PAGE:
and the modern instrument of visual/audible
communication called the television.
I read with great sadness the demise of 12-year-old Autumn Pasquale, a young girl allegedly murdered by two teenage brothers in New Jersey. This young girl was to turn 13 this coming week.
The very thought of what was done to her (strangulation) causes me a good deal of anguish, especially when I think of the parents and grandparents. As a grandfather of 15, I cannot imagine what the family is feeling right now.
The Gloucester County Prosecutor’s Office hasn’t identified the teens because they are juveniles, but neighbors and relatives have identified them as 17-year-old Dante Robinson and his 15-year-old brother, Justin Robinson. (click here)
If you think about this crime, you have to admit that there is only one way such things take place at the hand of such young assailants for it's impossible for them to have come up with such a horrid thought on their own. The culprit behind this and all such acts of violence is "example." The murderous thoughts that took place in their young minds had to come from outside of themselves for young children are not, or should not be predisposed to such thinking on their own without some outside agency at work.
Another way to put this is: Monkey see--Monkey do!
Violence on Television
The question is, can repetitive visual exposure to violence on television and in the movies cause young people to commit acts of violence themselves? According to Leonard Berkowitz, author of Impulse, Aggression and the Gun, the answer to that is "Yes."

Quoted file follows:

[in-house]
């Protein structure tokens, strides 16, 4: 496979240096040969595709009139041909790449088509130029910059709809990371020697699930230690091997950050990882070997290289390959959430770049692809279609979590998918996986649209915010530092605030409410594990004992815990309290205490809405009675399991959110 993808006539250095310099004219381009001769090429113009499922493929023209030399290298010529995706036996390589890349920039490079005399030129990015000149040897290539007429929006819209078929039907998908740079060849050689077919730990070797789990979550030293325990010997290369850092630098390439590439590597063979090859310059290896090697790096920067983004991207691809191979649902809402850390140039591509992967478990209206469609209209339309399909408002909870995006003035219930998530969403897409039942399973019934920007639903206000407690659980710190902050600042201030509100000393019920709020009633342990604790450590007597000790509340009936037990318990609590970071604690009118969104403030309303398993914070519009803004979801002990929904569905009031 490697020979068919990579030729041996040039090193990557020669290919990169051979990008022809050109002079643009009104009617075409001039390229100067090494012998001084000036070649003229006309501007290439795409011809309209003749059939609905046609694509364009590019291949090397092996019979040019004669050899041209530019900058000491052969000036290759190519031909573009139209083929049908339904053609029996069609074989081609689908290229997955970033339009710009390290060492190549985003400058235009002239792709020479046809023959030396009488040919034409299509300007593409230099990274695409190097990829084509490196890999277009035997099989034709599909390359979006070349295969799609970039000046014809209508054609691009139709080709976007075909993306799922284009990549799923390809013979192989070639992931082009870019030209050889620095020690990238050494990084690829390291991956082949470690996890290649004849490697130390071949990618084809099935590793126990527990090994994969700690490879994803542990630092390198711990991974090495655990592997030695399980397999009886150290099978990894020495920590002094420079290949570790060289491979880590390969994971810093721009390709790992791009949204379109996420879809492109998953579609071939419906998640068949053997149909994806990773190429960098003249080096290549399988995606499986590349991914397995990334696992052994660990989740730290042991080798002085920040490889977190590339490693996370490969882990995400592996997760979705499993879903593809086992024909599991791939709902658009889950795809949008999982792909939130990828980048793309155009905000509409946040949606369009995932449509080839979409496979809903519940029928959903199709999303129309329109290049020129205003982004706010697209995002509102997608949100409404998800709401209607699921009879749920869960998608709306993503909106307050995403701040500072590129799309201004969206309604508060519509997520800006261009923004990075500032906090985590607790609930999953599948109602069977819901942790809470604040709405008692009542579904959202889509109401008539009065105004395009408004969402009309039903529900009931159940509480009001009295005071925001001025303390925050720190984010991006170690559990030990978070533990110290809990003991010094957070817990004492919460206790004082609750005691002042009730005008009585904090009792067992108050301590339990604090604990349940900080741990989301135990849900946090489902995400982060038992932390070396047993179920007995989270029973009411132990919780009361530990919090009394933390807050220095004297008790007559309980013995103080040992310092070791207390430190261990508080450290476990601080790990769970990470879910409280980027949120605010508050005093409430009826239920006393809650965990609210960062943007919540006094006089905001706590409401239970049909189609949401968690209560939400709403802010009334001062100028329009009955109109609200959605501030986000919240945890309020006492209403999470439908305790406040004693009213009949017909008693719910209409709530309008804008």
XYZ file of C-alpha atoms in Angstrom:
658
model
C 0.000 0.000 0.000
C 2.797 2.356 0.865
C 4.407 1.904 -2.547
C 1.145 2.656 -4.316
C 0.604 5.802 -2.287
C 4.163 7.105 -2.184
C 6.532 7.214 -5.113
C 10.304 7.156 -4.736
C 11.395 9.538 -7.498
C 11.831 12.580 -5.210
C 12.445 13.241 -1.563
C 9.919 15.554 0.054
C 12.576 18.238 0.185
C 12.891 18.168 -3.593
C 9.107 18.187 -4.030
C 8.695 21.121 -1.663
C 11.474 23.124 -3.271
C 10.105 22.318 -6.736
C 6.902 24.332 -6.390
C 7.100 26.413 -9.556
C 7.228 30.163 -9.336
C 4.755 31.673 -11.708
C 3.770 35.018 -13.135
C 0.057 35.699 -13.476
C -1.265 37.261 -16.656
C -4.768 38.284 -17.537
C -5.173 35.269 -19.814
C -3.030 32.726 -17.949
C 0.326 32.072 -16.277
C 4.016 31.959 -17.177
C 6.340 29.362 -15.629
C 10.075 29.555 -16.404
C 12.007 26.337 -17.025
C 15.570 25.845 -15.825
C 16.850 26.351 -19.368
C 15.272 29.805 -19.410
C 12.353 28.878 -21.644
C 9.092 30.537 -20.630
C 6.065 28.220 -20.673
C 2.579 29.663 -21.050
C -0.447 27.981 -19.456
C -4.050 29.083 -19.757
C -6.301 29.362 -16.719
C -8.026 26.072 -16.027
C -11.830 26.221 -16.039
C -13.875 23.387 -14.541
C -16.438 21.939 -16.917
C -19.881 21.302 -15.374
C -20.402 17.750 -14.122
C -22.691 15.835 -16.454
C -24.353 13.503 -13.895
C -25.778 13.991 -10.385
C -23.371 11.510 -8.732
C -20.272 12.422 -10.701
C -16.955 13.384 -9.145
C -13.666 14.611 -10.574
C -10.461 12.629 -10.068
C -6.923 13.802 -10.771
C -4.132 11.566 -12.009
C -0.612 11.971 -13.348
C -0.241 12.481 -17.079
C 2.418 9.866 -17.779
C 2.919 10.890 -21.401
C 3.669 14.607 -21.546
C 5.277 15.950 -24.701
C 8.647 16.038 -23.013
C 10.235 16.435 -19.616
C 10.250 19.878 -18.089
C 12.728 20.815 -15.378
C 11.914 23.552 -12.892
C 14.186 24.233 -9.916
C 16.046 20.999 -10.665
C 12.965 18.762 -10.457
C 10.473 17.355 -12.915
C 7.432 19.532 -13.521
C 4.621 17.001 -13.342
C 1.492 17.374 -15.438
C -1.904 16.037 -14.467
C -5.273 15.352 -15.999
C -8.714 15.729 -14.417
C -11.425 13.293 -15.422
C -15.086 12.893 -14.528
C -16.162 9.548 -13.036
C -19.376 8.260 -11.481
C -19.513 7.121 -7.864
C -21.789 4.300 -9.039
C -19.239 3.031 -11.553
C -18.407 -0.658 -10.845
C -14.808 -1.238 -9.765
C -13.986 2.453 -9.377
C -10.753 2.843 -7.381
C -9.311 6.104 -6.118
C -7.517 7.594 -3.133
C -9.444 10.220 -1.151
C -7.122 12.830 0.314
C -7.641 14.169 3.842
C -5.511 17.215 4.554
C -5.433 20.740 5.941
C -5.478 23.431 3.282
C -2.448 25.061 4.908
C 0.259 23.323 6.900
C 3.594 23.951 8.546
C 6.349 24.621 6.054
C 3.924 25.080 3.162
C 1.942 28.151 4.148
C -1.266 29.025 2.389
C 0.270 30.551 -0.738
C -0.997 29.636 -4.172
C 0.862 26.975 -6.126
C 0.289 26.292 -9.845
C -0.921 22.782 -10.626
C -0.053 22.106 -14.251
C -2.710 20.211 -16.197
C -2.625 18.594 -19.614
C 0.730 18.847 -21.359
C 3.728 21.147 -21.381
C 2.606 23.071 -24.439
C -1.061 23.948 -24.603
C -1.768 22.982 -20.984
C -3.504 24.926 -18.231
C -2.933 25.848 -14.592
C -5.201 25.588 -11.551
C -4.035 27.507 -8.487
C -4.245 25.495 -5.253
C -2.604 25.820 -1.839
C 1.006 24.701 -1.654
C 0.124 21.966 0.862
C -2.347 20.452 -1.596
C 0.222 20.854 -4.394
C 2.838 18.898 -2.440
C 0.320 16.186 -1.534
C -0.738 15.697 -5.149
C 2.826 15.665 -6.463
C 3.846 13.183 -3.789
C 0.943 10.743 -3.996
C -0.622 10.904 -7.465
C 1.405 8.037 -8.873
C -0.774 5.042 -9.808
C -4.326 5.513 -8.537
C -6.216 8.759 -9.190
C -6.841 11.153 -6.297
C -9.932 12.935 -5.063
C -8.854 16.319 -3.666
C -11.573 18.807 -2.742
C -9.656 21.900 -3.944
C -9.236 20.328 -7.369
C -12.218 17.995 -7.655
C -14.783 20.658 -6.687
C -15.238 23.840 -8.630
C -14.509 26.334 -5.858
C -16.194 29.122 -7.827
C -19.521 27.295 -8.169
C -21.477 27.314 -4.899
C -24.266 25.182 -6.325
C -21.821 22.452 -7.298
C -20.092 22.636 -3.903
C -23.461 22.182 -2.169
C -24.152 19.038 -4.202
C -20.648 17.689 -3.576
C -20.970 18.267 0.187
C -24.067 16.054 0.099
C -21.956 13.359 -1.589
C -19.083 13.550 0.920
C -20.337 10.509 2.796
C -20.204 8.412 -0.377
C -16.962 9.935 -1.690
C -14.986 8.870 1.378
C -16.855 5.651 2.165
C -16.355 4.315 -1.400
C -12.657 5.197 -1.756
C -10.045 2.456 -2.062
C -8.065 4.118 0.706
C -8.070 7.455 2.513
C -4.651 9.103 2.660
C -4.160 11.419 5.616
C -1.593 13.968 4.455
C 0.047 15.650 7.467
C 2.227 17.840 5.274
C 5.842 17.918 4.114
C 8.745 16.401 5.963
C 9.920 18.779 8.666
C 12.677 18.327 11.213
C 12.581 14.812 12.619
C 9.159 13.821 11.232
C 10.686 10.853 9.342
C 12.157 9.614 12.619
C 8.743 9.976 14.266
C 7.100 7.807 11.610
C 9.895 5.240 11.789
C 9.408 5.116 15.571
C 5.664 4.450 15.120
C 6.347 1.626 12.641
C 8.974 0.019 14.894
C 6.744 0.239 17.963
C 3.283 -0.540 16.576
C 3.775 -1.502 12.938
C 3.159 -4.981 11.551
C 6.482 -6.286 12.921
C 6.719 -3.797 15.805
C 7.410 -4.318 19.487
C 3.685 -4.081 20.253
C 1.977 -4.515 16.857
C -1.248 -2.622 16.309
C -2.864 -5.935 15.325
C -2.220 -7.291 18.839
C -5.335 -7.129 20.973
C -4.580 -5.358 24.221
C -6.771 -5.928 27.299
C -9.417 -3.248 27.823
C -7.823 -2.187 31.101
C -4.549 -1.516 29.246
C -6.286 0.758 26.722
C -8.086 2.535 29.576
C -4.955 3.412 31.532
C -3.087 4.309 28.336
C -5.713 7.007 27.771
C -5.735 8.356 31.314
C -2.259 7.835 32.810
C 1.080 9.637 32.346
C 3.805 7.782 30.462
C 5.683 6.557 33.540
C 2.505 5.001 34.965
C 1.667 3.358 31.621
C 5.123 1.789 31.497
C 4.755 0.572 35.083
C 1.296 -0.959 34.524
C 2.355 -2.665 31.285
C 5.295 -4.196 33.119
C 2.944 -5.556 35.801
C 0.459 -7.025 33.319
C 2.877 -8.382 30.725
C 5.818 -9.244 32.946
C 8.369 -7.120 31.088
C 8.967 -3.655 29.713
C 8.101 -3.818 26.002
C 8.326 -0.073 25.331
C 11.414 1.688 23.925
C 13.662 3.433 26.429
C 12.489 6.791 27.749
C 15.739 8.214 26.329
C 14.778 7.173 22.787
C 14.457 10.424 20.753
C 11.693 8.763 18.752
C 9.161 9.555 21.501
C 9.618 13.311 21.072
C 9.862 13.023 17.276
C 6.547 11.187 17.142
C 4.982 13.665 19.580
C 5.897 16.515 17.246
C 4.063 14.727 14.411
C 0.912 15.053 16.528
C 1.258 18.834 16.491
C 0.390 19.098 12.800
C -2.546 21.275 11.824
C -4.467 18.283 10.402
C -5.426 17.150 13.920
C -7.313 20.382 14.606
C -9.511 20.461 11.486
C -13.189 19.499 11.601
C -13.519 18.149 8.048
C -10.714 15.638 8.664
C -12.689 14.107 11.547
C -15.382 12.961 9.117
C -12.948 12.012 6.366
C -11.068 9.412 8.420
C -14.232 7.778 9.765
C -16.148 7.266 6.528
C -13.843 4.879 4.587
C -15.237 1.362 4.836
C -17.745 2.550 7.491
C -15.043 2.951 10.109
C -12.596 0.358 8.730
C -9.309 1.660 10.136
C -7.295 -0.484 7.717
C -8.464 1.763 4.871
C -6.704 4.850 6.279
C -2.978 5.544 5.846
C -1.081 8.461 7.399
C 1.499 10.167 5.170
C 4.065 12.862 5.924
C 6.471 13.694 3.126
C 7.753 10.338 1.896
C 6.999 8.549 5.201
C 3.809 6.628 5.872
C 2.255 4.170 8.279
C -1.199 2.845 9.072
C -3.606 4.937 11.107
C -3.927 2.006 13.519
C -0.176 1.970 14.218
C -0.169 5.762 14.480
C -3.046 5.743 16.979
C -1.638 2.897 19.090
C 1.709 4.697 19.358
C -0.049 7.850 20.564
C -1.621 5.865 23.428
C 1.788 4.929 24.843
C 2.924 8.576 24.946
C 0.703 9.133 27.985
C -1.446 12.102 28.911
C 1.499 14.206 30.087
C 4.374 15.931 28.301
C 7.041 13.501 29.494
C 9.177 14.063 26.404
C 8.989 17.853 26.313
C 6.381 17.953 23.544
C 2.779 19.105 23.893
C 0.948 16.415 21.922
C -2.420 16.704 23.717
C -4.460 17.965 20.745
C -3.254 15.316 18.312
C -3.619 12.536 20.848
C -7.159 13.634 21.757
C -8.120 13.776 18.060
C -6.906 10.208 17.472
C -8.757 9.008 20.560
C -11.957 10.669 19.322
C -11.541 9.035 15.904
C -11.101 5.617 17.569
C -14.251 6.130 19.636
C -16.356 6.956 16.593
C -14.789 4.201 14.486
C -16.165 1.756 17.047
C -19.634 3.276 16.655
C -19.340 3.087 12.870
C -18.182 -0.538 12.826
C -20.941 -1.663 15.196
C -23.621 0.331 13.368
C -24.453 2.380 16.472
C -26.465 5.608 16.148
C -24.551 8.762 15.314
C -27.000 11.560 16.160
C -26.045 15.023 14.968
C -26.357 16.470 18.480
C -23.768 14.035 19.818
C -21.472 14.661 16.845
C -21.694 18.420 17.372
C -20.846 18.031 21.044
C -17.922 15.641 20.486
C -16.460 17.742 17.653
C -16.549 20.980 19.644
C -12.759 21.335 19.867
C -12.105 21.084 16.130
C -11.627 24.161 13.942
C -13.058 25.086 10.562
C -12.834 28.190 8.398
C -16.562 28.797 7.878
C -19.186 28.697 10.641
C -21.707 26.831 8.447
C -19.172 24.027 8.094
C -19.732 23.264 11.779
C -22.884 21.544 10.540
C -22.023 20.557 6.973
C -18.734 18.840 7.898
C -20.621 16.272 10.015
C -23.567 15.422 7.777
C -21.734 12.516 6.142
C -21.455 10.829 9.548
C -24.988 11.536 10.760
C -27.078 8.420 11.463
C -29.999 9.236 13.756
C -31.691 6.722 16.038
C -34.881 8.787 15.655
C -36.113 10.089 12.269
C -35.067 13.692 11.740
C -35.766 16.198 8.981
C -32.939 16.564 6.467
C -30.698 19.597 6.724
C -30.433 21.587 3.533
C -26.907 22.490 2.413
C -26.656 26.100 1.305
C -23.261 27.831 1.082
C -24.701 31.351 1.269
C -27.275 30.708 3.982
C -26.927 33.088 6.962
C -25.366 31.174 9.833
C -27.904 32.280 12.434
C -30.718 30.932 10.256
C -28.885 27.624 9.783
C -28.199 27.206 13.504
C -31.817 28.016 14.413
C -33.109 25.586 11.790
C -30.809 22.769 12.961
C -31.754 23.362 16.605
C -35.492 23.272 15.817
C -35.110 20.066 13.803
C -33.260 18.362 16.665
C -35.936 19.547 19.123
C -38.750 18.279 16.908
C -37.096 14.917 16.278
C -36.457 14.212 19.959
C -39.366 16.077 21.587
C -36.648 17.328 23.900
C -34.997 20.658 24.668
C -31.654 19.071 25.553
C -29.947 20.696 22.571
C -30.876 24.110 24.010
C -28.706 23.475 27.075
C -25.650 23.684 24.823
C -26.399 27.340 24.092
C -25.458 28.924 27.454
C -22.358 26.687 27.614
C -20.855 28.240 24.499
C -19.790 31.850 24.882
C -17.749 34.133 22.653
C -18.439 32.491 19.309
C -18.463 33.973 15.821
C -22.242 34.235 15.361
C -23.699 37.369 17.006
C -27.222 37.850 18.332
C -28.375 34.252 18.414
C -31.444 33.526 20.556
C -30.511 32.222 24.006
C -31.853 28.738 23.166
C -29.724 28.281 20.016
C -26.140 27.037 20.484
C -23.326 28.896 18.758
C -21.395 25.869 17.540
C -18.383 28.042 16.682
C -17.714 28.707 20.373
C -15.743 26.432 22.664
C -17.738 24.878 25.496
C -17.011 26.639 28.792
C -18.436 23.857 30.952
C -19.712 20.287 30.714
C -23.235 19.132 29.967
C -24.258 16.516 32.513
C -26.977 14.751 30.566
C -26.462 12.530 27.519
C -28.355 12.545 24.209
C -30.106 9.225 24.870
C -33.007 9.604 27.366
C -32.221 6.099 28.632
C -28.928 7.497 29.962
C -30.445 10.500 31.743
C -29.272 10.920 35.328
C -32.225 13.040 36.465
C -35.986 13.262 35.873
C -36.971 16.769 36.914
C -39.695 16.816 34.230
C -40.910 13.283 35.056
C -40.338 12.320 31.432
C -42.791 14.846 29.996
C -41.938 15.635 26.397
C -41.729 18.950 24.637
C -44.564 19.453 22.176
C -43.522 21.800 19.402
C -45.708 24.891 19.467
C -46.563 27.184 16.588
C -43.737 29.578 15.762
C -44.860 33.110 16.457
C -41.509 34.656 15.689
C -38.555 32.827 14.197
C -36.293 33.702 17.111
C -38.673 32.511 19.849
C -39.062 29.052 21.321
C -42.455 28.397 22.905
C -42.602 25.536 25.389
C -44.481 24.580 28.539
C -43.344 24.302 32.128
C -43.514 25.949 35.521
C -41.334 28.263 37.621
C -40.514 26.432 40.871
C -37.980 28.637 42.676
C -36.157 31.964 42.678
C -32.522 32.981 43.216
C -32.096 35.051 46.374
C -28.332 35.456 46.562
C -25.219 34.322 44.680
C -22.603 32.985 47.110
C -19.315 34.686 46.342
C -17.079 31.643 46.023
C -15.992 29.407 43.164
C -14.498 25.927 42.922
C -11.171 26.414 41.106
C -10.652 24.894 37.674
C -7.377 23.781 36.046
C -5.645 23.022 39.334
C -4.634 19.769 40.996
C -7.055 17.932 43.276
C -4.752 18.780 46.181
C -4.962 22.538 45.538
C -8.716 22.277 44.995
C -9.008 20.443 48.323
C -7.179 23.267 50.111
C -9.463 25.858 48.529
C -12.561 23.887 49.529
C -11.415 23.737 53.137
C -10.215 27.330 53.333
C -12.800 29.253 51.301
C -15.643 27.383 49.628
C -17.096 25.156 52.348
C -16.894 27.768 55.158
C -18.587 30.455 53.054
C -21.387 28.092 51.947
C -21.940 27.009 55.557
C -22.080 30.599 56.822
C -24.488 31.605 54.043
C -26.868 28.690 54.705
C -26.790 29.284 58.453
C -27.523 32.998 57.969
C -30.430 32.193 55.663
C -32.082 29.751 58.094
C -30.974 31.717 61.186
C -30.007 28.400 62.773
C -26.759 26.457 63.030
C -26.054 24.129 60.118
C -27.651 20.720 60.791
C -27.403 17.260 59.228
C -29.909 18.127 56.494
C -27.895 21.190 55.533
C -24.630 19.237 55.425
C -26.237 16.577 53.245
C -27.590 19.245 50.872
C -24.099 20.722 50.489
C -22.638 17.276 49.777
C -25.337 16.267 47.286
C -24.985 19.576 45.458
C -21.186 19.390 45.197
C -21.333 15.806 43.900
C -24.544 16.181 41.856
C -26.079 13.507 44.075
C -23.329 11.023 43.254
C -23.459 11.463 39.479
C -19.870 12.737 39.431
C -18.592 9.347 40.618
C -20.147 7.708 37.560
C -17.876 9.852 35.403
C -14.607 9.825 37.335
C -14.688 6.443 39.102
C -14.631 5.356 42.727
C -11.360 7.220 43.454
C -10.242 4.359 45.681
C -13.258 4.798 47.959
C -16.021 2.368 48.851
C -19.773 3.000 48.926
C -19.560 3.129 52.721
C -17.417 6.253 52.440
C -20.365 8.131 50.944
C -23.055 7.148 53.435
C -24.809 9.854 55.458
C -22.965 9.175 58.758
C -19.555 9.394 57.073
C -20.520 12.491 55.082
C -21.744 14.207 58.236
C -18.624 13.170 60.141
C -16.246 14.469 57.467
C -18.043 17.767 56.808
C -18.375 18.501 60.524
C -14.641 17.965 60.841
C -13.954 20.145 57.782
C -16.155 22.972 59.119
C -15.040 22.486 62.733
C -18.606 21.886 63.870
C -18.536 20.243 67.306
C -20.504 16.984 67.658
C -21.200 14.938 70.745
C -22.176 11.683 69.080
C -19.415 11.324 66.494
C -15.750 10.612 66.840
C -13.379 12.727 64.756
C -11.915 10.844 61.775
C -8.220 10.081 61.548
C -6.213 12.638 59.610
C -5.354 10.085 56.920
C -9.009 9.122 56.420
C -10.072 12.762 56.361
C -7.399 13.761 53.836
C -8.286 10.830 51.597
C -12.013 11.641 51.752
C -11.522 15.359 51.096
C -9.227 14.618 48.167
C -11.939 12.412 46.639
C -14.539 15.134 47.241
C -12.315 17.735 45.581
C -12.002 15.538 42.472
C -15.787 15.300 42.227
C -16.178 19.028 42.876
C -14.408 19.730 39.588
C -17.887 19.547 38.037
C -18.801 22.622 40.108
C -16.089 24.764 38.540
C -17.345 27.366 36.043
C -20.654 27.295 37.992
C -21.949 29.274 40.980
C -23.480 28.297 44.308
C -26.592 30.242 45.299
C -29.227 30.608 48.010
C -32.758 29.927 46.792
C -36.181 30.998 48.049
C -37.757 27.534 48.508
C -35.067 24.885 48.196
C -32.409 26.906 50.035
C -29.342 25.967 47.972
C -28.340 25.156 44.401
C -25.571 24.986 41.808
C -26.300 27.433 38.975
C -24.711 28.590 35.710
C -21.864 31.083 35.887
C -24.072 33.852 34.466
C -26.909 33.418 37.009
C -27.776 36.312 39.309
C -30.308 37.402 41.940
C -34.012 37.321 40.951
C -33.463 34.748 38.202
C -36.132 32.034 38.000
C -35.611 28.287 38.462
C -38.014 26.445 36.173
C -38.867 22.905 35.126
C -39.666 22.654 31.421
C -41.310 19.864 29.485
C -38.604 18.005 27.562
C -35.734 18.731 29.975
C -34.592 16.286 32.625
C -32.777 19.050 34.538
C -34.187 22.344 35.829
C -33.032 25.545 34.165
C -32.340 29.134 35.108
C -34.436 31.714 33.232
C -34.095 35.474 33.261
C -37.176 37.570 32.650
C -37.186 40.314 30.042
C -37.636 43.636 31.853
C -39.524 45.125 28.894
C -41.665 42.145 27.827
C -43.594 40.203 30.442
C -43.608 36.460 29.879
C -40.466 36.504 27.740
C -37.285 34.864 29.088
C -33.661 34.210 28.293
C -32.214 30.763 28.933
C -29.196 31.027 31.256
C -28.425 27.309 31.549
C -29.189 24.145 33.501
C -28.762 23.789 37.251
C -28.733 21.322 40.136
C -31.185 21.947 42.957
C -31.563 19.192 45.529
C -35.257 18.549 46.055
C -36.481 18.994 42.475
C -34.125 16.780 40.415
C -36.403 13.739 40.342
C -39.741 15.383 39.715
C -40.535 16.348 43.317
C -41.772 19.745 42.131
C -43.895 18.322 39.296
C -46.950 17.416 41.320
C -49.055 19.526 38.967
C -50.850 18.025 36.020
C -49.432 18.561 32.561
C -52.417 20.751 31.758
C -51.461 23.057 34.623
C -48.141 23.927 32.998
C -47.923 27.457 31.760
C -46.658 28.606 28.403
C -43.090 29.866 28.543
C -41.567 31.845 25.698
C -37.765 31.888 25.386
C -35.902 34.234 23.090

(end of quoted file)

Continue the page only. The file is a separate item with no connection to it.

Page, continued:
"Two series of experiments that my colleagues and I have performed on impulsive aggression bear directly on these questions. The first series indicates that even so small a matter as the casual sight of a gun can sometimes stimulate aggressive behavior. The second suggests that, contrary to what the so-called catharsis theory predicts, the sight of violence can increase the chance that a viewer will express aggression himself." Source: Impulse, Aggression and the Gun, Leonard Berkowitz, Readings For General Psycholoby, PL202/PL252, Instructors Office Of Military Psychology and Leadership, Xerox College Publishing, Lexington, Mass.
Source: The Daily CommentaryCatharsis: Psychiatry, psychotherapy that encourages or permits the discharge of pent-up socially unacceptable emotions.
In the first experiment, a group of students from the University of Wisconsin were told that the experiment was intended to measure students' physiological reaction to stress. The students were divided into two groups. Each group was exposed to a series of electrical shocks in response to a series of marketing ideas that they had presented. One group received a low number of shocks while the other group received a much larger number of shocks, irregardless of the quality of their marketing ideas. The group that received the maximum number of shocks were what Berkowiz called "our angry group."
The Daily CommentaryIn the final phase of the experiment, Berkowitz says that some of the students from both groups were exposed to the consequential sight of a .38 cal. handgun and 12-gauge shot gun. Students were told that the guns were left there from a previous experiment and the administrator merely pushed them aside. Each student had a partner who was actually a plant. The roles were then switched where the students were asked to administer the same electrical shocks to their partner who had previously administered the shocks to them. Within the group who had seen the guns, a significant number of students showed more aggression than the control group who did not see them.